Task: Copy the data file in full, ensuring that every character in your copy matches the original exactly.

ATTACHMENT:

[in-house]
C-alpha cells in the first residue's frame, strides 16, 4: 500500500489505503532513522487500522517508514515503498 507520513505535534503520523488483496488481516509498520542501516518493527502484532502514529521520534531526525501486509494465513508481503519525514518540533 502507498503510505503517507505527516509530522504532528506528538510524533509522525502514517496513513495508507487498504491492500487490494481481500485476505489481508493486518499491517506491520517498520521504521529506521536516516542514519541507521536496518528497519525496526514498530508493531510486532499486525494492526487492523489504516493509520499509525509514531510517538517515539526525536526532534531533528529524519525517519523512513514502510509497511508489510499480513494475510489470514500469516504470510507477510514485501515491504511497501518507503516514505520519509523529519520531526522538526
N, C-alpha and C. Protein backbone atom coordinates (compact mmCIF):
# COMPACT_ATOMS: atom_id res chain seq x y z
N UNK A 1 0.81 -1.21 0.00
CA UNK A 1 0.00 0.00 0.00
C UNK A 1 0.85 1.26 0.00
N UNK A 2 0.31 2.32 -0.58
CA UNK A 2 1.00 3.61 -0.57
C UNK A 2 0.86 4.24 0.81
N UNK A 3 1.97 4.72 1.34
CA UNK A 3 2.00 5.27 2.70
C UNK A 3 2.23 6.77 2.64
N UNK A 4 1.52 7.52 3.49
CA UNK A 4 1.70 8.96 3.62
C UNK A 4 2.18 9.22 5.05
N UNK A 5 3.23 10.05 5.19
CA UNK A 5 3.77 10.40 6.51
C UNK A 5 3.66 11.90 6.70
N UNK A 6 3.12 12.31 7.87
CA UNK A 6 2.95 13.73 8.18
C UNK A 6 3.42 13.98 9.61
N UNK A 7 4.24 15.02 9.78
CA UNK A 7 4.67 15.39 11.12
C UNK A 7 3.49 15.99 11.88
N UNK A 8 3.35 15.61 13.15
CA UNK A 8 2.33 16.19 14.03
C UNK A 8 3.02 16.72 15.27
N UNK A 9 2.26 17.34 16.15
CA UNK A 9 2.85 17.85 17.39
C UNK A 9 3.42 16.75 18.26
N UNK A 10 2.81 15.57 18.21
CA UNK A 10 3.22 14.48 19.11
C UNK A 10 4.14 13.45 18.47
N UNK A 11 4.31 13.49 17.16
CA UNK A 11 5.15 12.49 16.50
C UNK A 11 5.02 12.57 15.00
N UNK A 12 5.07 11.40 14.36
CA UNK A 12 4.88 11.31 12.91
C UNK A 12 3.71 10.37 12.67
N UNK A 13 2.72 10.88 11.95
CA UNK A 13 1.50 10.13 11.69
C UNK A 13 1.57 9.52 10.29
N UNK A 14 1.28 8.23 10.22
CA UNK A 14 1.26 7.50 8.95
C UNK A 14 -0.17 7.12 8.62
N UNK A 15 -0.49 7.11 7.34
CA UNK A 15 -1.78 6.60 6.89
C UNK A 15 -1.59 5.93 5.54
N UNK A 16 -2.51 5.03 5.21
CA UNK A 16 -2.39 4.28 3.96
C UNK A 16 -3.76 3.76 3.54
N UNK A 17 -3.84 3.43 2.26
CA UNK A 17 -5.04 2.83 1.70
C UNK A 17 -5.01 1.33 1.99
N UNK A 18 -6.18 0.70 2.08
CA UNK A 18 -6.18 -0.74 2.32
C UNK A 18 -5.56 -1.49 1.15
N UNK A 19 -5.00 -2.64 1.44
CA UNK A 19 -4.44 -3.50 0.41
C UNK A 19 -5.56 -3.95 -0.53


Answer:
[in-house]
C-alpha cells in the first residue's frame, strides 16, 4: 500500500489505503532513522487500522517508514515503498 507520513505535534503520523488483496488481516509498520542501516518493527502484532502514529521520534531526525501486509494465513508481503519525514518540533 502507498503510505503517507505527516509530522504532528506528538510524533509522525502514517496513513495508507487498504491492500487490494481481500485476505489481508493486518499491517506491520517498520521504521529506521536516516542514519541507521536496518528497519525496526514498530508493531510486532499486525494492526487492523489504516493509520499509525509514531510517538517515539526525536526532534531533528529524519525517519523512513514502510509497511508489510499480513494475510489470514500469516504470510507477510514485501515491504511497501518507503516514505520519509523529519520531526522538526
N, C-alpha and C. Protein backbone atom coordinates (compact mmCIF):
# COMPACT_ATOMS: atom_id res chain seq x y z
N UNK A 1 0.81 -1.21 0.00
CA UNK A 1 0.00 0.00 0.00
C UNK A 1 0.85 1.26 0.00
N UNK A 2 0.31 2.32 -0.58
CA UNK A 2 1.00 3.61 -0.57
C UNK A 2 0.86 4.24 0.81
N UNK A 3 1.97 4.72 1.34
CA UNK A 3 2.00 5.27 2.70
C UNK A 3 2.23 6.77 2.64
N UNK A 4 1.52 7.52 3.49
CA UNK A 4 1.70 8.96 3.62
C UNK A 4 2.18 9.22 5.05
N UNK A 5 3.23 10.05 5.19
CA UNK A 5 3.77 10.40 6.51
C UNK A 5 3.66 11.90 6.70
N UNK A 6 3.12 12.31 7.87
CA UNK A 6 2.95 13.73 8.18
C UNK A 6 3.42 13.98 9.61
N UNK A 7 4.24 15.02 9.78
CA UNK A 7 4.67 15.39 11.12
C UNK A 7 3.49 15.99 11.88
N UNK A 8 3.35 15.61 13.15
CA UNK A 8 2.33 16.19 14.03
C UNK A 8 3.02 16.72 15.27
N UNK A 9 2.26 17.34 16.15
CA UNK A 9 2.85 17.85 17.39
C UNK A 9 3.42 16.75 18.26
N UNK A 10 2.81 15.57 18.21
CA UNK A 10 3.22 14.48 19.11
C UNK A 10 4.14 13.45 18.47
N UNK A 11 4.31 13.49 17.16
CA UNK A 11 5.15 12.49 16.50
C UNK A 11 5.02 12.57 15.00
N UNK A 12 5.07 11.40 14.36
CA UNK A 12 4.88 11.31 12.91
C UNK A 12 3.71 10.37 12.67
N UNK A 13 2.72 10.88 11.95
CA UNK A 13 1.50 10.13 11.69
C UNK A 13 1.57 9.52 10.29
N UNK A 14 1.28 8.23 10.22
CA UNK A 14 1.26 7.50 8.95
C UNK A 14 -0.17 7.12 8.62
N UNK A 15 -0.49 7.11 7.34
CA UNK A 15 -1.78 6.60 6.89
C UNK A 15 -1.59 5.93 5.54
N UNK A 16 -2.51 5.03 5.21
CA UNK A 16 -2.39 4.28 3.96
C UNK A 16 -3.76 3.76 3.54
N UNK A 17 -3.84 3.43 2.26
CA UNK A 17 -5.04 2.83 1.70
C UNK A 17 -5.01 1.33 1.99
N UNK A 18 -6.18 0.70 2.08
CA UNK A 18 -6.18 -0.74 2.32
C UNK A 18 -5.56 -1.49 1.15
N UNK A 19 -5.00 -2.64 1.44
CA UNK A 19 -4.44 -3.50 0.41
C UNK A 19 -5.56 -3.95 -0.53